Can the morally twisted still recognize and support that which is good? I ask that in light of the upcoming papal election.
Now, the former Archbishop of Edinburgh, Cardinal Keith O’Brien, has mercifully solved that dilemma for himself. In the last couple of weeks, as multiple allegations of sexual impropriety against him became public, he did two things. First, he moved his planned retirement forward, so he no longer has the privilege of voting in the elections. Second, he admitted to having crossed sexual boundaries and has pledged to remove himself from any position of influence for the rest of his life.
Would that more would follow his example.
According to a New York Times report, at least a dozen cardinals, careers tainted by sexual abuse charges, plan to take part in the conclave. To date, there is no suggestion that any will follow the example of O’Brien and exempt themselves.
How sad. How self-deluded.
How can those influential perpetuators of a scandal-ridden organization discern with holy wisdom the person who should take over the top leadership post?
The question has much wider application. Can anyone who leads and perpetuates corrupt systems find adequate wisdom and self-insight to make good decisions?
The acquisition of wisdom is becoming a lost art. Wise people generally have made multiple mistakes, wandered down dead-end paths and have been bruised by life. They used those mistakes, roadblocks and bruises to learn greater humility and unending compassion, and to practice seeing with eyes that look beyond the surface to the factors that make up the system.
Few of the young are really wise. Most, however, have the potential to develop wisdom.
And most won’t. Why? Wisdom doesn’t pay particularly well. It often gets in the way of comfortable career paths. Because the development of wisdom usually follows failure and heartbreak, people prefer to choose safer, more assured and comfortable ways of advancement, as in “don’t rock the boat” and “make sure the higher-ups are happy.”I suspect that many Cardinals of the Roman Catholic Church have taken the easier path of career ambition rather than the more challenging one of gaining holy wisdom. That path kept them and keeps them on the side of those who have much stake in maintaining the system as it is. Radical changes could be dangerous for them.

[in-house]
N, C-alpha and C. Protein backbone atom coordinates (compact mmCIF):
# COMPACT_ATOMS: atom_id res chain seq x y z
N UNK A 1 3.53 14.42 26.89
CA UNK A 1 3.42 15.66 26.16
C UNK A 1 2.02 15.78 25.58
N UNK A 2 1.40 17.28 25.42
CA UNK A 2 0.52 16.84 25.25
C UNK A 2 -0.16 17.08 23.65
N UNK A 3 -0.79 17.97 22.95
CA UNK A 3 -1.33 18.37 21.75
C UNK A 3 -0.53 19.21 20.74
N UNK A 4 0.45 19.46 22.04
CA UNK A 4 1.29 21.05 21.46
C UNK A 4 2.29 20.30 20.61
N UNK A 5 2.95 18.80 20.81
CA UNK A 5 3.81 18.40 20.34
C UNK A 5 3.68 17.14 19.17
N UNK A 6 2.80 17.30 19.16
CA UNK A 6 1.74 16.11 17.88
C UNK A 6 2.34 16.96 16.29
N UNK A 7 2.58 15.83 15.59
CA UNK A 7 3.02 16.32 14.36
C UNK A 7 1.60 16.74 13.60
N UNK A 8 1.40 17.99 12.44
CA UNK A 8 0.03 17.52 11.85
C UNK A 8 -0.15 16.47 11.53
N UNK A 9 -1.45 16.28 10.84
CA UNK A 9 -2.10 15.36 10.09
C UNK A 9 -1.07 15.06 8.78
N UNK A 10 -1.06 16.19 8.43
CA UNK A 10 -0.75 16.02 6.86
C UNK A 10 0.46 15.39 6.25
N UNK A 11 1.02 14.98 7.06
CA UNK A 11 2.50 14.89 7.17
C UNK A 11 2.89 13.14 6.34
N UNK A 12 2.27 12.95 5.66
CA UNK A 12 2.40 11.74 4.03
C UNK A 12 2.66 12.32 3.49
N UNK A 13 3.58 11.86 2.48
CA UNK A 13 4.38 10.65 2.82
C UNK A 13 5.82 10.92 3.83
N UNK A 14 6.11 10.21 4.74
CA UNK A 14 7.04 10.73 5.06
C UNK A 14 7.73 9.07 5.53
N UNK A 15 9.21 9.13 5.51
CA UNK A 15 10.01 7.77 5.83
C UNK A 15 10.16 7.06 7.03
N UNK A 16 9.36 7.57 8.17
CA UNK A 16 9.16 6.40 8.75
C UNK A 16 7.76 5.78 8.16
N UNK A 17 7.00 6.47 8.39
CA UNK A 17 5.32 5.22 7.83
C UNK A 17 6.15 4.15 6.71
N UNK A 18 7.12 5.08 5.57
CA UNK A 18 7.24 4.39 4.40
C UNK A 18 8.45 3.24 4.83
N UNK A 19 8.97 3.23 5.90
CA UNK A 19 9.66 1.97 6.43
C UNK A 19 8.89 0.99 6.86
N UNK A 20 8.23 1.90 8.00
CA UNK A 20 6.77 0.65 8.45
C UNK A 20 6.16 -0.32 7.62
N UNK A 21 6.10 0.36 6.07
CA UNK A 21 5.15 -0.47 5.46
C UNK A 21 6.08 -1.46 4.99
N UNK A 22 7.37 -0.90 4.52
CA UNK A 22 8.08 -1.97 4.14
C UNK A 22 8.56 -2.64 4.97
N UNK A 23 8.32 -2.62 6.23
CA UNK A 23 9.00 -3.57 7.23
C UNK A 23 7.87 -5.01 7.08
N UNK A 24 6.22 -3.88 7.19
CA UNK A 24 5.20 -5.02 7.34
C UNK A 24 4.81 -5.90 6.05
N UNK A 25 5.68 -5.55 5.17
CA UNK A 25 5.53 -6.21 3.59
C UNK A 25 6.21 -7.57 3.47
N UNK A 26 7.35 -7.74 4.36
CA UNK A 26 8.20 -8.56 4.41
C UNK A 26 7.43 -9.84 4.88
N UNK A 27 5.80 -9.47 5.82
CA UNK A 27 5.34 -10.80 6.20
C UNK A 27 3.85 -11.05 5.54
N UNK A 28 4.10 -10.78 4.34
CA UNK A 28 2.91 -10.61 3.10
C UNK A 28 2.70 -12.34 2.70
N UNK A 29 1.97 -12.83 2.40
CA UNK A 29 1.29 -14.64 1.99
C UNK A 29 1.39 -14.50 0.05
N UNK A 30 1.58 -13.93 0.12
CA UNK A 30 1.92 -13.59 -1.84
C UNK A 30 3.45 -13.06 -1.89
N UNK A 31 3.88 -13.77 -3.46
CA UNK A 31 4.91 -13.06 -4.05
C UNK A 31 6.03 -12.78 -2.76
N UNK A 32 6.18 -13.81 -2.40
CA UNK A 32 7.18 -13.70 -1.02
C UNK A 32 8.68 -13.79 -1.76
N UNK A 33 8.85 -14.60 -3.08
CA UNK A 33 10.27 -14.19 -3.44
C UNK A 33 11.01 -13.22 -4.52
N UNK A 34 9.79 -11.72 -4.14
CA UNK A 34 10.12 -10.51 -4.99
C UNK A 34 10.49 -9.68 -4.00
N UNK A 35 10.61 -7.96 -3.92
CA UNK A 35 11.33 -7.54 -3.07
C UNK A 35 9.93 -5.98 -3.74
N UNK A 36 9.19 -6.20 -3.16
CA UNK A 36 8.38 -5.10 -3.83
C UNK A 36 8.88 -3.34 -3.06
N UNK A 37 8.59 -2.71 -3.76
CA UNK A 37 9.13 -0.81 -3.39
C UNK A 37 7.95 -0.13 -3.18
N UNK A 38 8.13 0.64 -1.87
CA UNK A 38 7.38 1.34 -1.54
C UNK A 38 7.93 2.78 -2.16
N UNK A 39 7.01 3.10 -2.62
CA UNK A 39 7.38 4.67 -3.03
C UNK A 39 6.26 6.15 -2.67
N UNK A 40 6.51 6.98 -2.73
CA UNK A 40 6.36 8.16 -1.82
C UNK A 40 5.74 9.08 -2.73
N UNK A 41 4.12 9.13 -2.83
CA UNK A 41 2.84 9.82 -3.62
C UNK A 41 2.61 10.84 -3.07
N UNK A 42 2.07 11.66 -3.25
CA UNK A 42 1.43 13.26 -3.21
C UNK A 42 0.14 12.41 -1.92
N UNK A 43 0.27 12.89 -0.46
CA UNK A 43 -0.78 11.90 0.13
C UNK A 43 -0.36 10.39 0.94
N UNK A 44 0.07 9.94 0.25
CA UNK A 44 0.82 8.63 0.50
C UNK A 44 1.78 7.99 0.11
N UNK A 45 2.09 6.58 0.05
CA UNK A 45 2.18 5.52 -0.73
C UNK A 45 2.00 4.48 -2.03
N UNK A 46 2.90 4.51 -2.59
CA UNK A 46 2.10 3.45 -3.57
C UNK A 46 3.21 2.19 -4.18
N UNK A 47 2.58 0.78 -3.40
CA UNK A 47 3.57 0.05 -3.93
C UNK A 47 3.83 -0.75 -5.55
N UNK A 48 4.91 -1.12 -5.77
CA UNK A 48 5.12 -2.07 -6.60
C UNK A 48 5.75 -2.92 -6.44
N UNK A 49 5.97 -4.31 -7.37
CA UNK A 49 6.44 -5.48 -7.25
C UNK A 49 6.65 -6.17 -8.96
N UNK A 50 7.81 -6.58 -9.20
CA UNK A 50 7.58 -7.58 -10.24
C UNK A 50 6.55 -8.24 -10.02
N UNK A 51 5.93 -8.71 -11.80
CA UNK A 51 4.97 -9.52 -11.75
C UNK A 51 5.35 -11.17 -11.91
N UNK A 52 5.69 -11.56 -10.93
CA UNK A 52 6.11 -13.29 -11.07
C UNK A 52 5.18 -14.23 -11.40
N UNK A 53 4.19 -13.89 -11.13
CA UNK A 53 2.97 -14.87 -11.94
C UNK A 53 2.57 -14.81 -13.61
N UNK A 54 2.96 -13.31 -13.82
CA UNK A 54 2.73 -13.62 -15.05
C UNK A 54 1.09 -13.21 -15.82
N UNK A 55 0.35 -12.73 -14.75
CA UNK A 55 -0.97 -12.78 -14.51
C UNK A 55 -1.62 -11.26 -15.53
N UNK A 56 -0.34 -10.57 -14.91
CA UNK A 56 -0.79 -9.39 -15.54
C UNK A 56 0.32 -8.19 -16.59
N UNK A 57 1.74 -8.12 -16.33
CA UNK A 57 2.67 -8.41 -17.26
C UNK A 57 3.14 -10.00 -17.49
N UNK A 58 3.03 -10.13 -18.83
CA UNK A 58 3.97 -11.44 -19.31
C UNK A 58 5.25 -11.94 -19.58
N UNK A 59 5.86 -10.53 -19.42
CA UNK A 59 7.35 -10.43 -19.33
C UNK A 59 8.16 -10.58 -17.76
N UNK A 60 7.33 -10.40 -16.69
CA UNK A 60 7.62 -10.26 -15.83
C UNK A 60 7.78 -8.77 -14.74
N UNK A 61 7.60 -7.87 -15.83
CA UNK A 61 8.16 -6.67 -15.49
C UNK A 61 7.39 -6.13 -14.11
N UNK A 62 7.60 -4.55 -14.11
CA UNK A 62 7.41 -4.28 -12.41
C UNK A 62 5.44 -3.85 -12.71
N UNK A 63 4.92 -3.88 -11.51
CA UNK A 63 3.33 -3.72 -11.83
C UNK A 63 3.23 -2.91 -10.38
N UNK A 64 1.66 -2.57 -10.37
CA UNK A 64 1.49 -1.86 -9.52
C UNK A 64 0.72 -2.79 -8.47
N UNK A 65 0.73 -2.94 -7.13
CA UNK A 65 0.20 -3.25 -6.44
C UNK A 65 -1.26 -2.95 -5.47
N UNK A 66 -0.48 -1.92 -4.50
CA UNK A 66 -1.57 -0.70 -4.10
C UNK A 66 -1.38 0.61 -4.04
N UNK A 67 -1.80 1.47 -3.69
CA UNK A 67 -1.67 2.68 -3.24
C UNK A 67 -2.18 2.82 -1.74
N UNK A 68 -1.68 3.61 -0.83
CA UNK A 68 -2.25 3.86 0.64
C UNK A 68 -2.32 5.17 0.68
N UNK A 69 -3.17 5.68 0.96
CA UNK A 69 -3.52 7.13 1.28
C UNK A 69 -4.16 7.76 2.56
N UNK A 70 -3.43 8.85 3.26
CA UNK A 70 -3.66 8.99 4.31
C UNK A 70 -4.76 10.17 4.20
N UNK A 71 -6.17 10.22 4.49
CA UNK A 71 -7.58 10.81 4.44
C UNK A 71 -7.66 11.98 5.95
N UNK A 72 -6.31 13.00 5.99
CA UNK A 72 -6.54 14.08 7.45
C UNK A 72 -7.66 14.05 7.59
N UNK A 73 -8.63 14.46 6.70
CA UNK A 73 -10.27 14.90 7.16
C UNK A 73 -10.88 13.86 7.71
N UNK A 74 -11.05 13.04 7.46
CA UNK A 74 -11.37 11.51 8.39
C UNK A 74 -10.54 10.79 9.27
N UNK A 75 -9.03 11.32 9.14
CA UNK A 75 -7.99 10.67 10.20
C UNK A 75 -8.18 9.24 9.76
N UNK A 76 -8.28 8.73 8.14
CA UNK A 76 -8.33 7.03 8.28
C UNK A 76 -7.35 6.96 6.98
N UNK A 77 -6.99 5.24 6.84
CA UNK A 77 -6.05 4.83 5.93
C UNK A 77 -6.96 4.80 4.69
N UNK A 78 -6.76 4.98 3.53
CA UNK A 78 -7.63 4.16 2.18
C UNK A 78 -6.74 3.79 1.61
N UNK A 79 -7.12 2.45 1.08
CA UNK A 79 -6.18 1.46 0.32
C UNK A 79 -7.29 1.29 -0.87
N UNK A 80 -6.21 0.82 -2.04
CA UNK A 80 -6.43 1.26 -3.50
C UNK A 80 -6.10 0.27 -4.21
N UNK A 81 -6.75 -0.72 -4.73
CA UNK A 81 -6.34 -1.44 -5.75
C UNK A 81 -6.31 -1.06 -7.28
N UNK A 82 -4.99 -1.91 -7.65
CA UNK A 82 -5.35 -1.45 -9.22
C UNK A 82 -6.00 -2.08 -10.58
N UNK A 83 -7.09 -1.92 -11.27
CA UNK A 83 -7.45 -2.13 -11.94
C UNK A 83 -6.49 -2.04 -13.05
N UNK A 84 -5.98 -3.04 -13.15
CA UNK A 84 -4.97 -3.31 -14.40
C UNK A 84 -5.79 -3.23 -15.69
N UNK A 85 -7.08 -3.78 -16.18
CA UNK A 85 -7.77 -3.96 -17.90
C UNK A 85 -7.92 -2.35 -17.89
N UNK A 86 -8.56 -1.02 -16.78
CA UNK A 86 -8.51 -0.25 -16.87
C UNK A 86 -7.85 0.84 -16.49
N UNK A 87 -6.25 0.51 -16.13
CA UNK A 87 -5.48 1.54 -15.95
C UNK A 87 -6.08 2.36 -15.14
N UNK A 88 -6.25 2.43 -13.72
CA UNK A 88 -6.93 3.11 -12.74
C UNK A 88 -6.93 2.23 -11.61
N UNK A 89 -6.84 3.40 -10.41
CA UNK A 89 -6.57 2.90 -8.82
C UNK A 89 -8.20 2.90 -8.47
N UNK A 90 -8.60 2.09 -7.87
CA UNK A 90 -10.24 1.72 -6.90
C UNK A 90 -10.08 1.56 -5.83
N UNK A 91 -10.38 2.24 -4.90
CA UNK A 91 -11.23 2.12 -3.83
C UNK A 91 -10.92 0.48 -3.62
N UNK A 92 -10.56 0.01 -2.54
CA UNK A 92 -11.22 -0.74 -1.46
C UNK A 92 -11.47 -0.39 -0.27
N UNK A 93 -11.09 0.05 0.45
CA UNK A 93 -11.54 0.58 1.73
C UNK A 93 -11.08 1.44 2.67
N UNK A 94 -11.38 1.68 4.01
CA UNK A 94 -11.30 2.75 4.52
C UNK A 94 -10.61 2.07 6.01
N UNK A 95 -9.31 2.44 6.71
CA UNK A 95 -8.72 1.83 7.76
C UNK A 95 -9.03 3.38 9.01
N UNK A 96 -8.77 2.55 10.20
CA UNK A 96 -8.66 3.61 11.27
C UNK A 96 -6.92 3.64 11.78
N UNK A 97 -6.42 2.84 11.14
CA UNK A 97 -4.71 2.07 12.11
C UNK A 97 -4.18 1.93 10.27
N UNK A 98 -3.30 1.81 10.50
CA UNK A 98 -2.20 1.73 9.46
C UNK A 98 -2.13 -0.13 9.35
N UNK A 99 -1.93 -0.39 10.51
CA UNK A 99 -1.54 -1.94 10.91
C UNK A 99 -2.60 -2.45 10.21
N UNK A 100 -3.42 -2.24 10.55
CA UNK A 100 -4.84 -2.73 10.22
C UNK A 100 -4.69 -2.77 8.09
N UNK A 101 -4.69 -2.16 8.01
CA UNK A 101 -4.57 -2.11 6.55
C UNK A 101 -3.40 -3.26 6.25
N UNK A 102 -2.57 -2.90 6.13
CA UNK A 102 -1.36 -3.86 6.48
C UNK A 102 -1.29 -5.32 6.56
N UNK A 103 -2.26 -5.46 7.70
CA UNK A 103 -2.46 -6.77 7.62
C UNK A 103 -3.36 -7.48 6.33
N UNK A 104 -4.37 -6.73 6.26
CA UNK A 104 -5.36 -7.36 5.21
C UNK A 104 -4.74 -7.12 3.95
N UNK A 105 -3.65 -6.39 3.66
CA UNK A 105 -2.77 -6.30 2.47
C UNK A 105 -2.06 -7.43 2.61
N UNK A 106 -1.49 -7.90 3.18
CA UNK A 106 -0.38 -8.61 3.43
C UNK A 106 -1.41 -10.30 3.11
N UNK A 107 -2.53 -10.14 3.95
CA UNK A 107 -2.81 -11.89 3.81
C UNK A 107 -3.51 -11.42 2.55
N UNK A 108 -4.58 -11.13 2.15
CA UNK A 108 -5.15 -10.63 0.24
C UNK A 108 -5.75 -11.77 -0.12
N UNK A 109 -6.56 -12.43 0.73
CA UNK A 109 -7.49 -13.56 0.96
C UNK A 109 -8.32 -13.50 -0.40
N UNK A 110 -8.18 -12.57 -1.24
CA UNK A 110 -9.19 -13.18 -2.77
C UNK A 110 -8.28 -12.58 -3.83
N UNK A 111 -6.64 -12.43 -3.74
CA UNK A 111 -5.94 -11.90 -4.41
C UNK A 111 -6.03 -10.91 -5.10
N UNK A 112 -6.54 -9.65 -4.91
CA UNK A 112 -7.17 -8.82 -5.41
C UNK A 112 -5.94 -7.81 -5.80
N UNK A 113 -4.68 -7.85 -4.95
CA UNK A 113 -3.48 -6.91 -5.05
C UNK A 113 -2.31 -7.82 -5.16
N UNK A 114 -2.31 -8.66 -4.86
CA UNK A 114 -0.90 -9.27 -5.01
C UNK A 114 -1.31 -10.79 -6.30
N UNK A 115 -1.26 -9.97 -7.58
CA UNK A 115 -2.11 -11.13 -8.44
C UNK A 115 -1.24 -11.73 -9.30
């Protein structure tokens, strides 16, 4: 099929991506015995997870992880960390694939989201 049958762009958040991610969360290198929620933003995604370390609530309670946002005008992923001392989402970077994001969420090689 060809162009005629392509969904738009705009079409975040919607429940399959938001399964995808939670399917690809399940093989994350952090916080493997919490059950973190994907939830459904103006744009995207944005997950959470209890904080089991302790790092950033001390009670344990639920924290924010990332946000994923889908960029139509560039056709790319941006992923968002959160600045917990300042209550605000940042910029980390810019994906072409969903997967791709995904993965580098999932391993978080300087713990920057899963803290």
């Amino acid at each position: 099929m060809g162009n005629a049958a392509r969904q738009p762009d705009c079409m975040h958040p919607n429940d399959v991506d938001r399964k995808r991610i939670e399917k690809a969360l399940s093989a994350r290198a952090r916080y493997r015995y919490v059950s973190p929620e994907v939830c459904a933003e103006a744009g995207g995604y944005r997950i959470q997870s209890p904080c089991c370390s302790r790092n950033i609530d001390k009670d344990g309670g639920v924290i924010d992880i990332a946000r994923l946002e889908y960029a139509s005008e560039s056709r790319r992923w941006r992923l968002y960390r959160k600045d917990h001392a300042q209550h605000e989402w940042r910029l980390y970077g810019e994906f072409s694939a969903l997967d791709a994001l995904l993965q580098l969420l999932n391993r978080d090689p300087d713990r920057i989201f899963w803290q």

The culture of cover-up has enabled some simply horrific evils, with more coming to light almost daily. There has also been much good arising from the Roman Catholic Church. From what I have seen and read, however, most of the good comes from the labor and love of those on the lower, non-decision-making levels of the church hierarchy.
Proverbs 31 speaks of the life of wisdom, using an accomplished woman as the metaphor to describe it. This wise one lives with compassionate, creative generosity, caring well both for her own household and for those outside that household. It’s a powerful picture of a life well lived.
Now, there will be no women present in the conclave of Cardinals, those Princes of the church, who will elect the next Pope. Does the absence of women mean wisdom will be lacking? Of course not. The absence of women is simply a more visible sign that only those on the inside of this corrupted and archaic system have influential voices.
When only those on the inside can speak, the likelihood of substantive change reduces dramatically. People who are most likely to burn with compassion for those who have been hurt, damaged, and destroyed by the current system will probably not be heard.
That’s what made Jesus’ life powerful. He wasn’t on the inside. He had no temporal power. He had instead moral power and a willingness to die for what was true. I do wonder which of those powerful Cardinals are willing to lay down their lives for the least of these harmed by their actions.
(note: this article was revised on March 5, 2013)